Trial reveals greed of China's elite
In this photo released by the Jinan Intermediate People's Court, former Politburo member and party leader of the megacity of Chongqing Bo Xilai, in the defendant seat listens to a testimony by former Chongqing city police chief Wang Lijun, unseen, at Jinan Intermediate People's Court in Jinan in eastern China's Shandong province, Saturday, Aug. 24, 2013. Disgraced Chinese politician Bo told a court Saturday his wife stole government funds without his involvement and revealed how the couple became estranged after he had been unfaithful, offering a glimpse in his politically charged trial of the unraveling of one of China's elite families. Wang triggered Bo's downfall when he fled to a US consulate with revelations that Bo's wife had killed a British businessman. (AP Photo/Jinan Intermediate People's Court)
Photo by AP
JINAN, China — Greed, machinations and betrayal in one of China's elite families were laid bare when prosecutors in the corruption trial of disgraced politician Bo Xilai released testimony from his wife on a businessman's gifts to the family that included a French villa and plane tickets to three continents.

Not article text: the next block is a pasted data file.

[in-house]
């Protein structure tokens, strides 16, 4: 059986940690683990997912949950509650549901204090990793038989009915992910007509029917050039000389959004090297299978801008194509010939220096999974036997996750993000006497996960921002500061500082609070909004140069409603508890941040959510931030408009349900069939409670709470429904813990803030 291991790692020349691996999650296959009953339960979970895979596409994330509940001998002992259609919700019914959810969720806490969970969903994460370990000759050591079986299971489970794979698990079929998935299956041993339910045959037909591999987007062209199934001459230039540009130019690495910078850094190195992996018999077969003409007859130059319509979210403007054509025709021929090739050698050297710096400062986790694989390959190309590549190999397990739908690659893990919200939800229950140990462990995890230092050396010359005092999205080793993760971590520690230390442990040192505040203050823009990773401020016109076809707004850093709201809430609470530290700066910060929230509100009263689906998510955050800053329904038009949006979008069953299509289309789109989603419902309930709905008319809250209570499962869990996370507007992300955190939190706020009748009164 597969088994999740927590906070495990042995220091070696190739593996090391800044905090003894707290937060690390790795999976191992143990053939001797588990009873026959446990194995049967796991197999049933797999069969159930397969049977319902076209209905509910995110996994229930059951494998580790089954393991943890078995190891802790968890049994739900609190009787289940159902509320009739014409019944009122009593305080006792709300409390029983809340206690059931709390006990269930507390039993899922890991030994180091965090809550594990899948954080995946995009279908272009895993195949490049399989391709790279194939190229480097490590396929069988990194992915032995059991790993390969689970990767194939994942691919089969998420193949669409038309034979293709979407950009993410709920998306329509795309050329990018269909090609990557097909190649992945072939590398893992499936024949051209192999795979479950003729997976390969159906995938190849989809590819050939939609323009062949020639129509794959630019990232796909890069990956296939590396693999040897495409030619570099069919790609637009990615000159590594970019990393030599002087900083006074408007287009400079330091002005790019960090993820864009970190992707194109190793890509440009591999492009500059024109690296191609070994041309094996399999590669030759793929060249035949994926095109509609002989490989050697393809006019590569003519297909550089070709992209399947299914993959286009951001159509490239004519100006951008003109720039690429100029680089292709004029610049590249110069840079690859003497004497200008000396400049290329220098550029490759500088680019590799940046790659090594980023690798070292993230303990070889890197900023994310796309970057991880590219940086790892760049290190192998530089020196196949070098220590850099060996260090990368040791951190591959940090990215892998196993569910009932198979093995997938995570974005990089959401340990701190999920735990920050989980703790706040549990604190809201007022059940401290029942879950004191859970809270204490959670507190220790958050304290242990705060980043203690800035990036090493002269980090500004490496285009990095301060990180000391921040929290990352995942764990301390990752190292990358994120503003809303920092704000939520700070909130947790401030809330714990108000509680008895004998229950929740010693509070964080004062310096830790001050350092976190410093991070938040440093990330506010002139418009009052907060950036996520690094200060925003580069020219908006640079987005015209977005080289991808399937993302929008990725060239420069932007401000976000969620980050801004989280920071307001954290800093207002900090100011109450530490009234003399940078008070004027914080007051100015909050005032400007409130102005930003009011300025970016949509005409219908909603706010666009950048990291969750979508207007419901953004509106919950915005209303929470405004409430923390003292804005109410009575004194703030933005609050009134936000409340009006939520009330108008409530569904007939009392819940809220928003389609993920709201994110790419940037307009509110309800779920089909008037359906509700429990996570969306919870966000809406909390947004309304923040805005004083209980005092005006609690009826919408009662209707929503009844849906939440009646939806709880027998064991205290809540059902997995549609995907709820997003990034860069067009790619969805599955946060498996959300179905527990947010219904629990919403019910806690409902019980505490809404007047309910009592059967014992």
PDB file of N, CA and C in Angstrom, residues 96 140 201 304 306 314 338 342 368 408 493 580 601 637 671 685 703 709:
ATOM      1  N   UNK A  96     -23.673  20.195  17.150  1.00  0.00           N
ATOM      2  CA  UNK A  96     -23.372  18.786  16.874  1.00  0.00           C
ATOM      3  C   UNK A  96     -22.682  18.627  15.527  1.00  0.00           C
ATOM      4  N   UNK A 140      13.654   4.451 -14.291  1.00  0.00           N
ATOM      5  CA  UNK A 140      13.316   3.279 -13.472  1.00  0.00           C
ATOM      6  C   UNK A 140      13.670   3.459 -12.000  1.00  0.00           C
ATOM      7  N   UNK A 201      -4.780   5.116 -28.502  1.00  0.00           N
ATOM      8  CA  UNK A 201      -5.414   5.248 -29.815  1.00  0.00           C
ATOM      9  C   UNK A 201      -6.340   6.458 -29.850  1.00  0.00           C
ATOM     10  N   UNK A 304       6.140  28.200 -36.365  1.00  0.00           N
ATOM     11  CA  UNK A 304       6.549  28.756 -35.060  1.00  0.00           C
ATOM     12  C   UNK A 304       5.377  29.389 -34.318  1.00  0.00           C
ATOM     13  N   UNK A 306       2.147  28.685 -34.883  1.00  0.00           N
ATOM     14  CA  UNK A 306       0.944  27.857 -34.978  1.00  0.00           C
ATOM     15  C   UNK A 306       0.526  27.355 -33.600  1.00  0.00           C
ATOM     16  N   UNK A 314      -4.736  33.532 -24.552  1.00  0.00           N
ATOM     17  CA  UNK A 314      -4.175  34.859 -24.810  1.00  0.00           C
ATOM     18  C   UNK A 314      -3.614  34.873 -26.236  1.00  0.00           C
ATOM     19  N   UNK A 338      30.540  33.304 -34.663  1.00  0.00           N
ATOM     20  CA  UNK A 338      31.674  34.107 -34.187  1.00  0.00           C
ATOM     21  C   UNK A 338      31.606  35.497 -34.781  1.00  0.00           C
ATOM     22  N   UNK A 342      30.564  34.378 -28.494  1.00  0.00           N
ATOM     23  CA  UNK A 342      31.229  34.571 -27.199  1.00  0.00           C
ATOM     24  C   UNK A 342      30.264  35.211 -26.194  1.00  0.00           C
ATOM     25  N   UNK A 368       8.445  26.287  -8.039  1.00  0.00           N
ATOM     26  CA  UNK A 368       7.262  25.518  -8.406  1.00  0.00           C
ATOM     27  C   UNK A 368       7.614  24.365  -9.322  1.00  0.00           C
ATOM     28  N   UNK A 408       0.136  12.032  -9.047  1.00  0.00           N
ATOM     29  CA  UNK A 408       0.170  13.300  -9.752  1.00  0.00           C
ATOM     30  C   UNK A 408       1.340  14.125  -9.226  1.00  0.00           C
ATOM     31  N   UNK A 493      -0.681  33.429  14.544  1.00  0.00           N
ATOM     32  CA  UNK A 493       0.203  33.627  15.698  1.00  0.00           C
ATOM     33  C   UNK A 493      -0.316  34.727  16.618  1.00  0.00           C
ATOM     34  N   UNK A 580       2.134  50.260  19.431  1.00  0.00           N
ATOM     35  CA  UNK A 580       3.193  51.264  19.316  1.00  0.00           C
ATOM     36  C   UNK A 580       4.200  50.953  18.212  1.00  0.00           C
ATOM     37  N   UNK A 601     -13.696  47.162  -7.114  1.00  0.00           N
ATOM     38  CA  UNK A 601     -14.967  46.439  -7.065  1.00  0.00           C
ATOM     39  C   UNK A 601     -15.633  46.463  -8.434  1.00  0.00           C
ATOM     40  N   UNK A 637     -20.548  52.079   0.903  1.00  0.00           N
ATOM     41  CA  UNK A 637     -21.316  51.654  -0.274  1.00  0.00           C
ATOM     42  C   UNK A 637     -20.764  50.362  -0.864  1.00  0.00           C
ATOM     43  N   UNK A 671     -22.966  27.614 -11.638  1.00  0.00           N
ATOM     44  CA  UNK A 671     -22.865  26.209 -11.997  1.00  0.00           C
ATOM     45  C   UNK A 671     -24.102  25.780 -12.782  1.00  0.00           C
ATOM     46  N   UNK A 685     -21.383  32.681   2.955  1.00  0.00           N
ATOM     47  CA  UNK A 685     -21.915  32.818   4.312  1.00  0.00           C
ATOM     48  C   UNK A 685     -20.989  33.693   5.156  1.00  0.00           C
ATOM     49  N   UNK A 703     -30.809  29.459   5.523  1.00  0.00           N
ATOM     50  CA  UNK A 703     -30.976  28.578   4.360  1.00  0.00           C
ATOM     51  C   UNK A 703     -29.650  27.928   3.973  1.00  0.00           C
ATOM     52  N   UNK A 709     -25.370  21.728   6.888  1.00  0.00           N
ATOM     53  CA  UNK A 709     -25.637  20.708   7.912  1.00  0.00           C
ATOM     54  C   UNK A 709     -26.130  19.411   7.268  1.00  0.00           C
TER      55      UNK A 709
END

A city official on Saturday testified that Bo had embezzled 5 million yuan ($816,927) of government funds, a charge the former politician has denied.
The lurid details have a serious political side, with the ruling Communist Party using the trial against Bo, a former party leader of the megacity of Chongqing, to cap a messy political scandal unleashed by suspicions that his wife killed a British businessman.
Bo's trial had been expected to be swift, but observers say he may have negotiated for his day in court.
“It's most likely that Bo has made concessions to the disciplinary commission to win a chance to defend himself in the trial,” said lawyer Zhang Sizhi, who has represented defendants in high-profile political cases, including Mao Zedong's wife in 1980.
Courtroom revelations by the prosecution have laid bare the way that shady ties between powerful officials and businessmen can play out in China, as well as the extent to which a political family might go to hide its wealth. Part of the couple's influence comes from the pedigree as the children of revolutionary veterans, a status that gives them access to important political and business networks.
Prosecutors depicted Bo as trading favors with Xu Ming, a businessman in the northeastern city of Dalian, where Bo was a top official. Bo, they said, acted as Xu's political patron, helping the businessman take over a football club and secure land for a hot-air balloon project in return for expensive gifts for the family that included a villa in France.
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